Austin, Texas

Co-founders Zach Harper and Delisa Johnson are manufacturing the plant-based, dairy-free, gluten-free marshmallow creme of your dreams.

Photos Bart Taylor

Meticulously created in a commercial kitchen out of Austin, Funky Mello is the passion project born out of Harper and Johnson’s love for the delicious and gooey dessert most commonly found in s’mores and Rice Krispies Treats.

After reaching a point when consuming marshmallows came with a cost — those delicious treats aren’t exactly the apex of nutritional value, nor are they typically vegan — Johnson and Harper found themselves at an impasse with their favorite dessert.

So, they decided to make their own. After traveling around the country to learn about DIY marshmallow culture, Harper and Johnson formed enough ideas to put into action. “Zach saw that people could make their own marshmallows,” says Johnson. “We were inspired by that and decided to do it as well.”

They cycled through dozens of recipes — likely more than 100 different variations — before finally finding a couple of versions that stuck. But rather than sticking to the traditional format of a cylinder shape, Johnson and Harper opted for a creme.

“We finally created marshmallows that were somewhat stable, but they retained a lot of moisture in the package,” says Johnson. “We’ve always had, in the back of our minds, a vision of going towards creme because it’s a much more versatile product: it’s easier to flavor, easier to make, more cost effective. So, we ended up doing the creme, which is also allergen free. It’s been such a big hit.”

Since launching in 2018, Funky Mello has found a niche audience: health-conscious dessert lovers willing to try something new. Their current creme flavors — vanilla, cookie, and strawberry — are inviting enough for new customers to approach, yet interesting enough to leap out at the average grocery store patron.

To create a marshmallow is to be something of a scientist. This is where the ingenuity of Funky Mello takes center stage. “You really have to have a certain amount of equipment for marshmallow and marshmallow creme,” says Harper. “We’ve devoted a lot of nights to research because there’s so much science behind it. When you look at a marshmallow, I’m not sure people realize how much science goes into creating it.”

In order to get the perfect consistency without sacrificing their vegan label, Johnson and Harper had to acquire large amounts of aquafaba — a starchy liquid often derived from cooked chickpeas. But it wasn’t viable to simply purchase chickpeas when aquafaba was needed.

Enter Afia Foods. As part of a small business accelerator program, Johnson and Harper connected with a woman that owned a Mediterranean frozen goods line. She had plenty of aquafaba, and little use for it.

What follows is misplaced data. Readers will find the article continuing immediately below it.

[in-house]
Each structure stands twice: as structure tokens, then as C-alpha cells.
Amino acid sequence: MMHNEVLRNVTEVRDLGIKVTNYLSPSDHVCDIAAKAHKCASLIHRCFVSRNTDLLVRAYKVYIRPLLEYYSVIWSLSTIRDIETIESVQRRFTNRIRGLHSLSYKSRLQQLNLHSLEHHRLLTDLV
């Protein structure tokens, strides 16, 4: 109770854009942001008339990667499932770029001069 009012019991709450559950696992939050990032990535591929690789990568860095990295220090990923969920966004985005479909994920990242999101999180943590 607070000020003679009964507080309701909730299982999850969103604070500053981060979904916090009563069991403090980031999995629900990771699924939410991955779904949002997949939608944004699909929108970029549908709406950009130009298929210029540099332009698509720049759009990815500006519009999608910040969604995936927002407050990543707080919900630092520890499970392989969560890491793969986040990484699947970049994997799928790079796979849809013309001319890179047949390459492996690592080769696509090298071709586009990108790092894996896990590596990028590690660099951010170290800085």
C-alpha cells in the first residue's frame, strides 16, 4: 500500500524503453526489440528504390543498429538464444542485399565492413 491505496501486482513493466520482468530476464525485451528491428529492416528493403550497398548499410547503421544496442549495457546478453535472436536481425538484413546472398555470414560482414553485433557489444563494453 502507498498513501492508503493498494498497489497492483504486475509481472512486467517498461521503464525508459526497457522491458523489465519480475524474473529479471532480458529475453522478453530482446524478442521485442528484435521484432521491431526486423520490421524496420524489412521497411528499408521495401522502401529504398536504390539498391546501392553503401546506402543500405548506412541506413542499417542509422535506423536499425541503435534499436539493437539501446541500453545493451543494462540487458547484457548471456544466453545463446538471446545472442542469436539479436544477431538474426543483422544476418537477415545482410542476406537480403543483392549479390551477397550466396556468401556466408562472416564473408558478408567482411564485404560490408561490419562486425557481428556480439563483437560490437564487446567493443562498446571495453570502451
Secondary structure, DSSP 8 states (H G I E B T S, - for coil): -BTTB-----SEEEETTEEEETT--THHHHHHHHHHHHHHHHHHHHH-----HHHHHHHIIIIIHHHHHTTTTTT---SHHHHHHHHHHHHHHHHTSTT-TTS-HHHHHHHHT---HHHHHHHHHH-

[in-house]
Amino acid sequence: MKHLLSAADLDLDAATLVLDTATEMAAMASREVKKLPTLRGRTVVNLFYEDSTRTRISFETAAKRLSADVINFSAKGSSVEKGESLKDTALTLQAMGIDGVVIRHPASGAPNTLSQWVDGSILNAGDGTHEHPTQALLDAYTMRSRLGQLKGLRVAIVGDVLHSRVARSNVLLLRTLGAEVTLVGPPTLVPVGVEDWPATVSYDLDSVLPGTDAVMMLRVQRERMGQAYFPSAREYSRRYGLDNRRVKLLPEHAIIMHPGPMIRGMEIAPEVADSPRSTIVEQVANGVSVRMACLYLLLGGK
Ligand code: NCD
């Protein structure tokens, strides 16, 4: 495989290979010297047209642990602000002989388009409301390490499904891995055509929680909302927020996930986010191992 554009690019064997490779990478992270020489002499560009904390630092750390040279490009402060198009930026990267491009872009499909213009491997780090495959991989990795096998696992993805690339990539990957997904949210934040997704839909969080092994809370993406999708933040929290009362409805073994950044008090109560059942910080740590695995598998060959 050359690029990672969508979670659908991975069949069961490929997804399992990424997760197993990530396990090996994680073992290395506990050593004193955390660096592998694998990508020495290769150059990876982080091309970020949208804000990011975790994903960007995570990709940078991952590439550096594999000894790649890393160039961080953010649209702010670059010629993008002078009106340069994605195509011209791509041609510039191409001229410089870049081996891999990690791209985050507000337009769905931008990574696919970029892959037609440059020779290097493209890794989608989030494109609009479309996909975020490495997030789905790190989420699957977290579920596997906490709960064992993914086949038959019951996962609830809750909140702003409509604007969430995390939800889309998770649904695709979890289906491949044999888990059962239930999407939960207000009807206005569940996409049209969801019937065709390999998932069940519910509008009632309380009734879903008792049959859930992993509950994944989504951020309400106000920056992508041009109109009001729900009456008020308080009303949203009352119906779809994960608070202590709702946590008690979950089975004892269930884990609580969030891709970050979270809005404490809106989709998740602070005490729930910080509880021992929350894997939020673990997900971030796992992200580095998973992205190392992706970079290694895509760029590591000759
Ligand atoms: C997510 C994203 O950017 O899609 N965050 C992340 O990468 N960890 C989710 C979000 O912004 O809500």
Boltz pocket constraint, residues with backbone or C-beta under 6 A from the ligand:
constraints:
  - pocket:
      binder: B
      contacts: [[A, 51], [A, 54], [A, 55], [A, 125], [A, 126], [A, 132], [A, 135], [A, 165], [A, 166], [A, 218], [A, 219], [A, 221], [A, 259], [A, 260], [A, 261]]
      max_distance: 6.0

“Giving someone waste to create a product is a great idea,” says Johnson. “It didn’t really take too much discussing to agree to it. We pride ourselves on using aquafaba — as the main ingredient.

“It creates this viscous fluffiness, which is the base of our marshmallow. We actually get the leftover chickpea fluid from other restaurants or other brands and use that in our product. It minimizes the waste and footprint from their product and turning it into something delicious.

Harper adds, “We’ve tried a lot of different substitutes to get that replacement for gelatin. We discovered that aquafaba worked really well for us.”

Whether a child or adult, it’s an exciting time to be on the vegan marshmallow creme trail. “It’s really just about making people feel good,” says Johnson. “We like to call ourselves the ‘feel-good marshmallow company.’ That’s what motivates us and keeps us going: making sure people have a good time.”

Challenges: The entire Funky Mello production process is still by hand, by Johnson and Harper, when they have the time. “In the early days, we were just a cottage business,” says Harper. “We were making it in our kitchen because we’d take it to farmers markets in the early, early days. As we’ve continued to grow and started to get into retail stores, we got into a commercial kitchen. Some of our equipment got a little bigger, such as our mixer. And that’s kind of where we’re still at right now.”

They are in the growing pains between further maximizing production possibilities and jumping up to automation. It can be a slog. “Everything right now is still very manual, but we hope to change that pretty soon,” says Johnson. “Even automating the mixing part or just one part of the process would be great for us in order to scale. Currently, we really do a made-to-order system. We make sure to produce the next couple weeks of orders that we can deliver to them. It kind of fluctuates, but we will have a more static number once we scale up.”

Opportunities: After snagging a spot in the exclusive Ghostline Kitchens — an expertly curated small-business commercial kitchen space in Austin — Funky Mello should be able to up its production and hit its next stage of growth. “We have a number of large retail partners that are lining up,” says Harper. “Our creme goes really well with food service, particularly with ice cream shops, coffee shops, and also private labels. You’ll see a lot of different things involving our creme in the next year.”

“We do hope to scale nationwide,” says Johnson. “We are in a good number of stores all across the nation in the Northeast. We’re in the West Coast now. We hope to have a presence in every state so that everyone has a chance to have our creme.”

Needs: With Johnson transitioning to a full-time employee in late 2021 and an upcoming fundraising push to secure more equipment, Funky Mello is primed for growth. “It’s really about scaling up right now,” says Harper. “We’ve been very fortunate to have so much interest in our business this year and early next year. We’re two people right now, so we’re trying to build a business from the ground up and have our ducks in a line.”